Blockchain developers pride themselves on the enhanced security features of blockchain technology. Yet, there is a major threat lurking at the back door that could make blockchains lew security. It’s called quantum computing.
What Is Quantum Computing?
Quantum computing is difficult to define because it involves a different way of thinking. In short, it’s a completely different paradigm in computing than current computing systems.
The assumption that quantum computing is faster than traditional computing is false. It isn’t faster, but it is more powerful. That’s because it relies on subatomic quantum mechanics. The challenge with subatomic quantum mechanics is that it takes place at the particle level, a physical state smaller than atoms. In other words, beyond the naked eye. Because quantum computing is based on quantum mechanics, it involves weird, unexplainable processes that defy logic and human intuition. The value in quantum computing lies in the ability to solve problems that we can’t currently solve using today’s best computing systems.
For instance, with cryptography, passwords and cryptographic keys are so long that modern computing systems could take forever to guess them. That’s because they are binary in nature. Information is processed as 1s and 0s, called bits. With quantum computing, information is processed in qubits.
Imagine a sphere. Draw a line from the top of the sphere, through the middle, to the bottom. The top of the sphere is ground 0 and the bottom is ground 1. Those two points are like bits. Now imagine the horizontal and vertical intersections along that sphere as measured in longitudes and latitudes. Qubits are where those longitudes and latitudes intersect along the sphere. This quantum measurement between 1 and 0 on the latitude scale coupled with the degree of longitude determines how calculations are performed in quantum computing.
That’s a bit simplified, but it’s the best we can do.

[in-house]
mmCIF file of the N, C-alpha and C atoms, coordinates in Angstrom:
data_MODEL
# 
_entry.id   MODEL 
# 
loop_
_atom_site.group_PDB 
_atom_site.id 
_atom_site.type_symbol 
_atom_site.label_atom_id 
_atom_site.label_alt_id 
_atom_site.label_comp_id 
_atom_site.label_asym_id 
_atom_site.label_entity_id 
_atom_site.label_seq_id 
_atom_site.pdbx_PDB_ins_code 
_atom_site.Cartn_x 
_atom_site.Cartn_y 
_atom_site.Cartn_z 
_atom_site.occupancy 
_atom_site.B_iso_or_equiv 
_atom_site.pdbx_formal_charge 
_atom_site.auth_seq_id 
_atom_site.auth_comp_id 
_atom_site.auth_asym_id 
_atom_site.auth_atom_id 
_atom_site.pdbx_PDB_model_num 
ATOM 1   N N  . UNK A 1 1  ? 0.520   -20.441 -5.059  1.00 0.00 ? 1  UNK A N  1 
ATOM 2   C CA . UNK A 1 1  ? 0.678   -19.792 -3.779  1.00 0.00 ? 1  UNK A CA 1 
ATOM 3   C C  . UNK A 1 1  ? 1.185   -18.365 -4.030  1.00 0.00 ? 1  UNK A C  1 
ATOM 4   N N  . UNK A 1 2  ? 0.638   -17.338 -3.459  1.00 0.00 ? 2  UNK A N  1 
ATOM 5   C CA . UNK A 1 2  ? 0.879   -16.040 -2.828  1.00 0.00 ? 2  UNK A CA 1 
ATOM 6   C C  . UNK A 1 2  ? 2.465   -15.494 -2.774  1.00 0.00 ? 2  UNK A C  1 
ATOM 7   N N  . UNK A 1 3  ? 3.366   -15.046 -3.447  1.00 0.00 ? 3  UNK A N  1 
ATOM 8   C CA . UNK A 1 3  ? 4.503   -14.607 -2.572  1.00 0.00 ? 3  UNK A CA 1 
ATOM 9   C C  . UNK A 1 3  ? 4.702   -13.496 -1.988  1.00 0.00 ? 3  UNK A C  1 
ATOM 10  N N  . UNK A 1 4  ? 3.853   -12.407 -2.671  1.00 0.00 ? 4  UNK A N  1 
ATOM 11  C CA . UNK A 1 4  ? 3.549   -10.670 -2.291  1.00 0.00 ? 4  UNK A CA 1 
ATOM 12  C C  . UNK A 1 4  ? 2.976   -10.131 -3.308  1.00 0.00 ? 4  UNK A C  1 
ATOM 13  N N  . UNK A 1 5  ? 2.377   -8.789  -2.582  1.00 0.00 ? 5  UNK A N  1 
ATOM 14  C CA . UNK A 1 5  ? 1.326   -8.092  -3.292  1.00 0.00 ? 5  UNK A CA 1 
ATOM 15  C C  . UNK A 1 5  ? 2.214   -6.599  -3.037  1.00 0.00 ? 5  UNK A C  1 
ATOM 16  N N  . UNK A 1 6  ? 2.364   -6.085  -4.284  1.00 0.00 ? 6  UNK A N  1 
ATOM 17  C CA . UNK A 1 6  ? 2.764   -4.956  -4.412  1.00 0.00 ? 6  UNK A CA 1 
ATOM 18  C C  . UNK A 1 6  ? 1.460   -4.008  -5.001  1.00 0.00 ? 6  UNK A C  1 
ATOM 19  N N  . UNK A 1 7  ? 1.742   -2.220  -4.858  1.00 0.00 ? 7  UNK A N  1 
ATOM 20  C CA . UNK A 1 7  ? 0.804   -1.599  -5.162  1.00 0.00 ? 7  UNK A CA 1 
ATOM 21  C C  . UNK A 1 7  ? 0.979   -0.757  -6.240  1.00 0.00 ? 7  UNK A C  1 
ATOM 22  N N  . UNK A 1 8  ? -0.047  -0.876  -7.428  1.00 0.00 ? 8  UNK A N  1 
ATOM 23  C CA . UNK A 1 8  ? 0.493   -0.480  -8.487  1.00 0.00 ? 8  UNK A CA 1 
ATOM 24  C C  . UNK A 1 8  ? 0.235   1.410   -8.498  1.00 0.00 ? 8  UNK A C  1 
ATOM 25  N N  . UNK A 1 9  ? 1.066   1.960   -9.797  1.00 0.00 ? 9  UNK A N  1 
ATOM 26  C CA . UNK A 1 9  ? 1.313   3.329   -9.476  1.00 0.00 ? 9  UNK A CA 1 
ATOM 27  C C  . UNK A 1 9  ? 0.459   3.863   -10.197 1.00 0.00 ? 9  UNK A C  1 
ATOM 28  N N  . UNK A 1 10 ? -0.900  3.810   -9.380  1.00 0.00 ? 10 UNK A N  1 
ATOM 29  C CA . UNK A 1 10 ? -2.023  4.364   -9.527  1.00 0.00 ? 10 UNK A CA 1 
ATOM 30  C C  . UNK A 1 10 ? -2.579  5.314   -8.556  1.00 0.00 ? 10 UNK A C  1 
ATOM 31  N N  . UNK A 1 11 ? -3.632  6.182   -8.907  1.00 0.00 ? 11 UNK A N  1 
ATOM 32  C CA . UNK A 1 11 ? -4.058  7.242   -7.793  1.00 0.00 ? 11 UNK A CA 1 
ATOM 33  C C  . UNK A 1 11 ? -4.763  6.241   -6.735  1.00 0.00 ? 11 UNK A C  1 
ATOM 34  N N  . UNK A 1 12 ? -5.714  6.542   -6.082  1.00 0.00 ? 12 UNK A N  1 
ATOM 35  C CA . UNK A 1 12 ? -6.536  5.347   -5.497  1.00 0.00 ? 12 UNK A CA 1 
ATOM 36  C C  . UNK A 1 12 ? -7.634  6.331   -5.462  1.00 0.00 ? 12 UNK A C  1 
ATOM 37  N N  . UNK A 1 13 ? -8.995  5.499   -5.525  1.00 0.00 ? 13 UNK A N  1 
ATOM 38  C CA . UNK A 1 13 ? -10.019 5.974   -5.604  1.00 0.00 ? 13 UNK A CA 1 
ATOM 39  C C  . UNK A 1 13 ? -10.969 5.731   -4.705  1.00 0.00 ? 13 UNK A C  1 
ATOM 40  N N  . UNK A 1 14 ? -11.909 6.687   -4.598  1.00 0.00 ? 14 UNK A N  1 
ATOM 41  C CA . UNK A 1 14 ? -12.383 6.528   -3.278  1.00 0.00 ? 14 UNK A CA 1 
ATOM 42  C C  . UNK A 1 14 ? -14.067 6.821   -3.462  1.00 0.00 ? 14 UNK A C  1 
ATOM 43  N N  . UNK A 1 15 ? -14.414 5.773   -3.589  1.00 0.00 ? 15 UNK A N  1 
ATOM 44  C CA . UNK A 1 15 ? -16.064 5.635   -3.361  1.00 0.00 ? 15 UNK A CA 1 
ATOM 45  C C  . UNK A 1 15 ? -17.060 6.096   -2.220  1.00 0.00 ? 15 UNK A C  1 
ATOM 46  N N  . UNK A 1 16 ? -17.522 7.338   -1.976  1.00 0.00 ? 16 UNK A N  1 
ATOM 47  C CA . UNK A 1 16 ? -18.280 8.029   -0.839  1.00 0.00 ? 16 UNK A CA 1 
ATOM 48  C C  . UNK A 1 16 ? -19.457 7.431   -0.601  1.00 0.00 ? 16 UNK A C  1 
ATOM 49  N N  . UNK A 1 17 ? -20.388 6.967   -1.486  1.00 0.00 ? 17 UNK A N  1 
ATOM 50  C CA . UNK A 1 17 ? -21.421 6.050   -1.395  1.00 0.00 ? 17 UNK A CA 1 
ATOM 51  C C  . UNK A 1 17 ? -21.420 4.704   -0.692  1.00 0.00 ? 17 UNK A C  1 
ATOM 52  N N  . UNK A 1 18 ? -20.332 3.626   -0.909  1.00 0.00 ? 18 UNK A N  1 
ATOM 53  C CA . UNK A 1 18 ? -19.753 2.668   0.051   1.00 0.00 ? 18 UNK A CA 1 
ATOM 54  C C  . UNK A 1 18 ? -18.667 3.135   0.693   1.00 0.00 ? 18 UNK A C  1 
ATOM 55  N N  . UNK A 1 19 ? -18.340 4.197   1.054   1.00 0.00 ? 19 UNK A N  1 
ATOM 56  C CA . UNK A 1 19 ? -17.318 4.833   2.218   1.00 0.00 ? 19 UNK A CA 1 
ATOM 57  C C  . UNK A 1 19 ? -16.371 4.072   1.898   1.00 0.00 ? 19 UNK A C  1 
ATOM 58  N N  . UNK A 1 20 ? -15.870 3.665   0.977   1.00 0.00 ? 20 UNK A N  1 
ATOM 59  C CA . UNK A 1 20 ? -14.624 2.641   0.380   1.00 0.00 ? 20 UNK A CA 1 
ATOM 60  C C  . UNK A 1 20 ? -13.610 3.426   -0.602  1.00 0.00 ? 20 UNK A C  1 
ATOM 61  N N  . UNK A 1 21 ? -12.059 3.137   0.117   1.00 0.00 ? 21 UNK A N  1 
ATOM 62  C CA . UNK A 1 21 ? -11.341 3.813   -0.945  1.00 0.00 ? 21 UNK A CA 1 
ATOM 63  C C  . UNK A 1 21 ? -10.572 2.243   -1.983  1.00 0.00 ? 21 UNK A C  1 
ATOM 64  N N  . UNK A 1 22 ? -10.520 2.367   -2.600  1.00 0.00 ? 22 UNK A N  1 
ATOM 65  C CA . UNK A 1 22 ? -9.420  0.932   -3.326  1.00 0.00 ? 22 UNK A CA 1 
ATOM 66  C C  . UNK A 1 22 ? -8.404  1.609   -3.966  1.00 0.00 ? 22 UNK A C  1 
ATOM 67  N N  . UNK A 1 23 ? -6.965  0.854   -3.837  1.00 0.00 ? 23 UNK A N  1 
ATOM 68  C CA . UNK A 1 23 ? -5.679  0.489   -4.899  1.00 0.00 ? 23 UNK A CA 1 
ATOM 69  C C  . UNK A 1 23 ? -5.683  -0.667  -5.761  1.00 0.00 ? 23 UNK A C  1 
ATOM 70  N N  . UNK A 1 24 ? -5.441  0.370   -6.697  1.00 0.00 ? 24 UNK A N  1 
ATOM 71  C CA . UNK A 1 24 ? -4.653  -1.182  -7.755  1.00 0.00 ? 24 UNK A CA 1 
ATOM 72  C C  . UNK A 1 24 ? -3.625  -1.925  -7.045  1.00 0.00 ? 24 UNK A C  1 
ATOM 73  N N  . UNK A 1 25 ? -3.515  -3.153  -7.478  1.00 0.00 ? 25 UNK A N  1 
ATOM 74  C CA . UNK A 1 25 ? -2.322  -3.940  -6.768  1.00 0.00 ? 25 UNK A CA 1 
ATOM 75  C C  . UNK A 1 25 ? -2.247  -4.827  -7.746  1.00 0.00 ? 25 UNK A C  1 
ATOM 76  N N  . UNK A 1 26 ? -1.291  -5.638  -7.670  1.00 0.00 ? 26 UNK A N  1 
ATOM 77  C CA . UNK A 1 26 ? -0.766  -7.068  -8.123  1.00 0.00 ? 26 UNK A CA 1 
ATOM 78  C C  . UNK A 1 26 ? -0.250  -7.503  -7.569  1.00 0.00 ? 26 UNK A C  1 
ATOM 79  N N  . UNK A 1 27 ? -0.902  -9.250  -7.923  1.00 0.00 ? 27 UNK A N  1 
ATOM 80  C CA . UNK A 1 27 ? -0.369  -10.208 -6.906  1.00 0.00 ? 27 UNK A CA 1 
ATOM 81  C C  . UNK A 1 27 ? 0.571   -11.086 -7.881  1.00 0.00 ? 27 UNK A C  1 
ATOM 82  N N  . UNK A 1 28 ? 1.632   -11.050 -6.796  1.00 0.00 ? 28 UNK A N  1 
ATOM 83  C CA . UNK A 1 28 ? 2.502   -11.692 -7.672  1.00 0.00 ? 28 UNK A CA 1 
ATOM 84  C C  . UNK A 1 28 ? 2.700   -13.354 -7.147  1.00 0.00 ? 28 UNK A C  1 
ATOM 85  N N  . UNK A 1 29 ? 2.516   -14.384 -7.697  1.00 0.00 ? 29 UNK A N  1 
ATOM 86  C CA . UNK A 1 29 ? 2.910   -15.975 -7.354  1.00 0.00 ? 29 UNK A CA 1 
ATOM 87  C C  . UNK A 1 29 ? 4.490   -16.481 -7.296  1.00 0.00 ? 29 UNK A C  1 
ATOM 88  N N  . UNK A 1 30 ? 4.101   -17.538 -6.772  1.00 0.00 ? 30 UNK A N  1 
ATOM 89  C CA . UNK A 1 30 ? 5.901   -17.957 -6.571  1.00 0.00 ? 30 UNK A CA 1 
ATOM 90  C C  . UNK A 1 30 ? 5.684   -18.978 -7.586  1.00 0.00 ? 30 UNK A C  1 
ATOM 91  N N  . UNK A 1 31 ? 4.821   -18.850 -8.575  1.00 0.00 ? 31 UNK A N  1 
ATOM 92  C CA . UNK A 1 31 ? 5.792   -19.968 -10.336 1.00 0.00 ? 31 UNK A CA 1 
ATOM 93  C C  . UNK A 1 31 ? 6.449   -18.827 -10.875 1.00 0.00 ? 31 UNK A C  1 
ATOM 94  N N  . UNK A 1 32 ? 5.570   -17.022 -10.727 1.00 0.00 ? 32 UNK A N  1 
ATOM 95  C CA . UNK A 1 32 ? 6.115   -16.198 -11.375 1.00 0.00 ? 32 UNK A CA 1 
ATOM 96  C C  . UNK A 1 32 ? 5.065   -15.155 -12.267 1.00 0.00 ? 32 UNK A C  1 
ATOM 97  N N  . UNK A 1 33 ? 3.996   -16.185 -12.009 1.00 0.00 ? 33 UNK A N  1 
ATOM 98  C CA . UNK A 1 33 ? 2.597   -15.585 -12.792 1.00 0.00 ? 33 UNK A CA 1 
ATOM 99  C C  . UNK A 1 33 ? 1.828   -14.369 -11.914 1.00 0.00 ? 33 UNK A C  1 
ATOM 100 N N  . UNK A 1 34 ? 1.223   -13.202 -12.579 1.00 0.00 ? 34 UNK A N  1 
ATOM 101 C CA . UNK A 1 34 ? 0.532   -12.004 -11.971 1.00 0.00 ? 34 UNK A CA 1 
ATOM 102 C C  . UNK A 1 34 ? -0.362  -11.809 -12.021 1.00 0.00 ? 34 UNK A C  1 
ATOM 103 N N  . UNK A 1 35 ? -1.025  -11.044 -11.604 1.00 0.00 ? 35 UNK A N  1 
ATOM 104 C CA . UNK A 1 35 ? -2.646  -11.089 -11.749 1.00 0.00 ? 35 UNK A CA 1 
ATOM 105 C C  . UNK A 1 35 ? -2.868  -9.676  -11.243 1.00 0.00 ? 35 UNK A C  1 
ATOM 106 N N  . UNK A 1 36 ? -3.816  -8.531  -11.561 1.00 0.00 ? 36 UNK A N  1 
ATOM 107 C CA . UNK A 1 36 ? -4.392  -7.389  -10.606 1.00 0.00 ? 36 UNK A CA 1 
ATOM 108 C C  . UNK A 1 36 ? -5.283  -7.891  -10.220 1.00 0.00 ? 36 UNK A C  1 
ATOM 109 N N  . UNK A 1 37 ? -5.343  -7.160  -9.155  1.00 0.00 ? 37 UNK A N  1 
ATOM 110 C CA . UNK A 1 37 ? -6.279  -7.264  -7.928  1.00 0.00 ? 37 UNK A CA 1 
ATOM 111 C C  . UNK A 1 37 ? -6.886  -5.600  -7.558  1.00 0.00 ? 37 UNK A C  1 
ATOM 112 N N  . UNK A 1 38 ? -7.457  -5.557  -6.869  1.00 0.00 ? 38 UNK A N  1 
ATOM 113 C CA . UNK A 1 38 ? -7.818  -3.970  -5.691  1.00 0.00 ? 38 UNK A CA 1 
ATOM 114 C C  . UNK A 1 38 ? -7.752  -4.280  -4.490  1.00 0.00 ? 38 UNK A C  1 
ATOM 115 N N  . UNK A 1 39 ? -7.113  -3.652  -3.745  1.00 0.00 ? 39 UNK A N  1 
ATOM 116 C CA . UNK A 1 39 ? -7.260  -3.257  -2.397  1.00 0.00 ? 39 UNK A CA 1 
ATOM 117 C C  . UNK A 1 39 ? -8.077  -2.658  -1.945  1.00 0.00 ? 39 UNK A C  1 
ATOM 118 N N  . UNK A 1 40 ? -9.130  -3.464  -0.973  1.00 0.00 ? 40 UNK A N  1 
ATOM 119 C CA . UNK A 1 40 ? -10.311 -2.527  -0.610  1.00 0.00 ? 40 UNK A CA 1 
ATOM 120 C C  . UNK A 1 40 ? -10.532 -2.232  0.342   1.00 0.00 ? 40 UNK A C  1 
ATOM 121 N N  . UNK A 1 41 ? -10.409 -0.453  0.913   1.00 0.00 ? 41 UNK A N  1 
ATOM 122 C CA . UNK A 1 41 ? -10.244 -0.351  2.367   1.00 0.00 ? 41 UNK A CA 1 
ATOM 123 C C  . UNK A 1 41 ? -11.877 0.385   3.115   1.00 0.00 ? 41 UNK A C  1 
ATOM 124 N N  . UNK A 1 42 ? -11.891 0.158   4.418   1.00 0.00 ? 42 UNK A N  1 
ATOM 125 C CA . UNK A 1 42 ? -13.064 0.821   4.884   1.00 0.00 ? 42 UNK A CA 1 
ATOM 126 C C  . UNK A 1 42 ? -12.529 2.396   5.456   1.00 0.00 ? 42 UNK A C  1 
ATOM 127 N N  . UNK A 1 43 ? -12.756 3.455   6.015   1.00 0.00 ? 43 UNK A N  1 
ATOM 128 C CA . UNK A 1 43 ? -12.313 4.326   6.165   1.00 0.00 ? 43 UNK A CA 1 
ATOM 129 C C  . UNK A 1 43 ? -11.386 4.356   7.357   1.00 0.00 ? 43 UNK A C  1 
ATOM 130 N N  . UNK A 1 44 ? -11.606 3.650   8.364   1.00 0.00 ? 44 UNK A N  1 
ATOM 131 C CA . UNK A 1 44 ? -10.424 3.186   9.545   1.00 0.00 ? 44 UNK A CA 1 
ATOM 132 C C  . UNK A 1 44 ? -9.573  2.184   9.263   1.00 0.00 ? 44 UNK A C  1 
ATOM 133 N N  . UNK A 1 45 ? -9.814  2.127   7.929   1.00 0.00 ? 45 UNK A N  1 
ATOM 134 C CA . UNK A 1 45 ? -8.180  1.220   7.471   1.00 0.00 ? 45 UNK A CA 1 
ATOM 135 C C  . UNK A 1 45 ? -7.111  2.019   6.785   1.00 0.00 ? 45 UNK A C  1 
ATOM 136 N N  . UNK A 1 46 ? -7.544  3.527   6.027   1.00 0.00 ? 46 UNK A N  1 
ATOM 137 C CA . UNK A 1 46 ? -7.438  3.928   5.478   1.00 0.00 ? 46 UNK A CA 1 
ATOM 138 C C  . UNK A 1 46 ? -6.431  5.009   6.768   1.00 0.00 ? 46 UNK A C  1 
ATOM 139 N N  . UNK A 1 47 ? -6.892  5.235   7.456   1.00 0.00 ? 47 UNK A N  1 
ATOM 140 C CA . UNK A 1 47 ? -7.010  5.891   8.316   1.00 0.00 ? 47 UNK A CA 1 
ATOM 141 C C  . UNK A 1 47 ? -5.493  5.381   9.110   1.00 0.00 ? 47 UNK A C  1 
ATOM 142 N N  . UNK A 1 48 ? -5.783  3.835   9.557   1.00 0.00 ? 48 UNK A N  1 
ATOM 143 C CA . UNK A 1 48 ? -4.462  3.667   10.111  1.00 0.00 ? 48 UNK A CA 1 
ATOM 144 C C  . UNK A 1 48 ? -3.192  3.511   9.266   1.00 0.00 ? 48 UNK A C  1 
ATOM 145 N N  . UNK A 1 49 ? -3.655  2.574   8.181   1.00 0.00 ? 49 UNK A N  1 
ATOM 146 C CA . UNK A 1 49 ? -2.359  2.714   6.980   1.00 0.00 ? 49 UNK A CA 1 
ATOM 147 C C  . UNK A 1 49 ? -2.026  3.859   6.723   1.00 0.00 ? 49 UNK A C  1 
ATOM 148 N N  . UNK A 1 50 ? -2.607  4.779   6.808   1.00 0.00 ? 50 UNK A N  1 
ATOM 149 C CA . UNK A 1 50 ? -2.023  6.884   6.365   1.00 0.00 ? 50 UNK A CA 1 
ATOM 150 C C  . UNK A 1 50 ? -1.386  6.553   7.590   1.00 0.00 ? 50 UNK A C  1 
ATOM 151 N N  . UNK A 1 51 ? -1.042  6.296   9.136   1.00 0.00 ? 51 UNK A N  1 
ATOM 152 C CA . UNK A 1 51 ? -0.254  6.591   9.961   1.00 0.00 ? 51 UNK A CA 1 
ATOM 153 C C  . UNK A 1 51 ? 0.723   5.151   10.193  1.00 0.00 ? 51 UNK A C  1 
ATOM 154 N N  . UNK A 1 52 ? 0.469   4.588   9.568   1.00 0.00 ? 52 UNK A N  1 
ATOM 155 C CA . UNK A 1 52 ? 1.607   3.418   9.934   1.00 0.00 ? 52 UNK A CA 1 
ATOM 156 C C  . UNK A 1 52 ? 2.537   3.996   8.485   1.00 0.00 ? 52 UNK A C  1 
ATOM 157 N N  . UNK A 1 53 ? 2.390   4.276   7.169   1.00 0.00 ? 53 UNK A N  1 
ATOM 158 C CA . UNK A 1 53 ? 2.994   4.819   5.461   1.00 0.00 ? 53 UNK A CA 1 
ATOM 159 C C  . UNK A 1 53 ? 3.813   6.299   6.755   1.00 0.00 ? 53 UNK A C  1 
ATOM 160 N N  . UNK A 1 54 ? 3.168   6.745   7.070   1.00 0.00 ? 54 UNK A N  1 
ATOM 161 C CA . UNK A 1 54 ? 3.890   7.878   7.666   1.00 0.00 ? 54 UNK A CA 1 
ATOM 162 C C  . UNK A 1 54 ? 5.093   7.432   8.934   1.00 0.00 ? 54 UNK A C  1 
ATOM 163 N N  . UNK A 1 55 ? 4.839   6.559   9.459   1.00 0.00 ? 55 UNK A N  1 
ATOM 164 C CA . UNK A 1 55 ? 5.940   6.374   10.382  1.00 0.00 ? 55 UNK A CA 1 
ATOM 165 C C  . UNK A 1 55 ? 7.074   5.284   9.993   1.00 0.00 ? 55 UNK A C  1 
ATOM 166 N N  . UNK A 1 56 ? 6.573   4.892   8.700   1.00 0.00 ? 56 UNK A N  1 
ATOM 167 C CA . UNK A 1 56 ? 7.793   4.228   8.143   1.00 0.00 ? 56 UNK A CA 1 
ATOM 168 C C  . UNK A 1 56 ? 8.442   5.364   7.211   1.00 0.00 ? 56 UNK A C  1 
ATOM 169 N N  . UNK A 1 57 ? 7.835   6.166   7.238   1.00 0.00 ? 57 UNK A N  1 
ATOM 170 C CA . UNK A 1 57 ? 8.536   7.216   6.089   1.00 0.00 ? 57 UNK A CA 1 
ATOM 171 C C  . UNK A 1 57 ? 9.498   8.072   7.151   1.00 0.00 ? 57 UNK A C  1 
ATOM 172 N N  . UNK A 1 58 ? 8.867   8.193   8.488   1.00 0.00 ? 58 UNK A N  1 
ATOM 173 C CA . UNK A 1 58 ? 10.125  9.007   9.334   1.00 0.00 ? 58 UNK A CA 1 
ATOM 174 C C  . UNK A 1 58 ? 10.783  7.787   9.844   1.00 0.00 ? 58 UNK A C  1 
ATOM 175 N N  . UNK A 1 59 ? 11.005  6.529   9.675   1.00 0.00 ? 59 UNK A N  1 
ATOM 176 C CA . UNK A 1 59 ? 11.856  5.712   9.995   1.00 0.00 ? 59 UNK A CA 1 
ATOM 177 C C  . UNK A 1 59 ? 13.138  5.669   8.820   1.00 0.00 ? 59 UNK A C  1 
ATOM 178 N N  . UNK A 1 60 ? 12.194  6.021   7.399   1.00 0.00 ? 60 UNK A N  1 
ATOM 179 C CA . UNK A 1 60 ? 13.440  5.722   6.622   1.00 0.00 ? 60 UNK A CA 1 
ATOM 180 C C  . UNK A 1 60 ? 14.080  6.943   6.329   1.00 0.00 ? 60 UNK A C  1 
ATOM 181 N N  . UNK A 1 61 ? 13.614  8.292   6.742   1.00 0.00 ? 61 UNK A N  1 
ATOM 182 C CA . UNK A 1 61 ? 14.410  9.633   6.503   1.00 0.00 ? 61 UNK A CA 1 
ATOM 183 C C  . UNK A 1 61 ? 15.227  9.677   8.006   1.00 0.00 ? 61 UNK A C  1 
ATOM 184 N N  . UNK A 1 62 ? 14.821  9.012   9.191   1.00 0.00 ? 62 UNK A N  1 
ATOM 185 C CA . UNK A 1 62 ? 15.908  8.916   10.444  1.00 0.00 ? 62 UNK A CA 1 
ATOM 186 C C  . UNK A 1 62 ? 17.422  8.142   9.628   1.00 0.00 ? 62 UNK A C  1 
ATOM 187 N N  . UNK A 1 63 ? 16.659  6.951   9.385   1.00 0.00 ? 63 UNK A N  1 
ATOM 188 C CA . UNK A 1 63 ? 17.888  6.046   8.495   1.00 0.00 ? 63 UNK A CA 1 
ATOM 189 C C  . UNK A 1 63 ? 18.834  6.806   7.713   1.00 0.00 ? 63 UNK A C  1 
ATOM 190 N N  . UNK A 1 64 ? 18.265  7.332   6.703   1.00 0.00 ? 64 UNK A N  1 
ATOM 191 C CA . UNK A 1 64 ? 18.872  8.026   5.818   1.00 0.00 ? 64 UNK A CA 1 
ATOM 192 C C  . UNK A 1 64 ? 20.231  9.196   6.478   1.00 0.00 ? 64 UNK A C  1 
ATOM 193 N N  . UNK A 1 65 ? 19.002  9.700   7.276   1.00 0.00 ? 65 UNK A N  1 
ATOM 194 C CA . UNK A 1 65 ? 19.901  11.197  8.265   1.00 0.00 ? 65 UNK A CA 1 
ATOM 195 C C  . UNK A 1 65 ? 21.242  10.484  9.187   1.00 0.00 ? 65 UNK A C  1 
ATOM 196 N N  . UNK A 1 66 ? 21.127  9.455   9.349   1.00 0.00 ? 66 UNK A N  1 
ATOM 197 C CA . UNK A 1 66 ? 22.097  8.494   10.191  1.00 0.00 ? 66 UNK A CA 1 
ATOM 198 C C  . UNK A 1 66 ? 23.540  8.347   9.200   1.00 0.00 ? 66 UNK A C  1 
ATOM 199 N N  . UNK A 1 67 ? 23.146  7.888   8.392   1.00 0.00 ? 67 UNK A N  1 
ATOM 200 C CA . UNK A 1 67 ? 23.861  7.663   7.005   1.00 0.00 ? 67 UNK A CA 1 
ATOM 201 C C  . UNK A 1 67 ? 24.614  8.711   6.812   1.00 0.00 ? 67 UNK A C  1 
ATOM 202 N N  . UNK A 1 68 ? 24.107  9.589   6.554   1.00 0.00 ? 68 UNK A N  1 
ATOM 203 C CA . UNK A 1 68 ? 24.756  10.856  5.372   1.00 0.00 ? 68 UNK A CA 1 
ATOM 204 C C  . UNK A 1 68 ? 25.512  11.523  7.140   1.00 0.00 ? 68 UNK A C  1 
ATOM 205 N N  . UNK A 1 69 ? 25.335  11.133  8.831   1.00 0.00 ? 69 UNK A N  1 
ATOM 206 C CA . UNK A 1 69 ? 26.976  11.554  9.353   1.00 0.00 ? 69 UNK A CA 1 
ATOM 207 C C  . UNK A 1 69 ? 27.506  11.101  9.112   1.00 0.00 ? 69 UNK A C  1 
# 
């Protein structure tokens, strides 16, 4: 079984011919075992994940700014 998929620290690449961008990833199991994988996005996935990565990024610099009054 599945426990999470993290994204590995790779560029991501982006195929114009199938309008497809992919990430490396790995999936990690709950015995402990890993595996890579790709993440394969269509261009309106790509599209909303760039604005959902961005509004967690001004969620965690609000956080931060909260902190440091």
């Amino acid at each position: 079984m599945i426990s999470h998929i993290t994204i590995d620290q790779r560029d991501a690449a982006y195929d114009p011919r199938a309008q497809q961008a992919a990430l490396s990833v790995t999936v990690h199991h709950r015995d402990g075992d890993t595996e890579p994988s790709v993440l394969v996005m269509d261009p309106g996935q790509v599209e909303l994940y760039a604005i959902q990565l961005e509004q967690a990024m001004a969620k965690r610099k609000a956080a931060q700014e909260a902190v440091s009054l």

How Is Quantum Computing a Threat to Blockchain Security?
Currently, there are no quantum computers strong enough to bust through modern cryptographic security gates. But experts predict that it could happen within 10 to 15 years. Waiting until then to devise more secure cryptography will be too late. Cryptographic security engineers should start preparing now for a quantum computing world.
There are two types of threats cybersecurity experts are currently concerned about regarding quantum computing. More threats will likely emerge by the time it becomes a major issue.
- Storage attacks – A storage attack involves breaking through vulnerable wallet addresses by knowing their public keys. The computing power needed to break security using a storage attack is estimated to be 10 million qubits. Current quantum computing systems are nowhere near that, but it could happen sooner than we expect.
- Transit attacks – A transit attack is hijacking a blockchain transaction while in transit. This could be a bitcoin miner receiving his reward for discovering a new block or a customer sending a payment to a business on the Ethereum blockchain. The faster the transaction speed, the more difficult it will be for malicious actors to perform this kind of attack, but the threat could be a real threat in just a few years.
Cybersecurity experts are discussing how these threats should be approached. New cryptographic security measures may be necessary to prevent such attacks. New blockchain protocols that mitigate these risks may also be explored. For now, end users are largely responsible for their own security, and it bears reminding that the best security for cryptocurrency held in wallets is to store it offline in a cold wallet and only move it only when necessary. Even then, it is likely that cryptocurrency exchanges—centralized and decentralized—will become major targets when quantum computing matures enough that current cryptographic systems are too weak to defend themselves.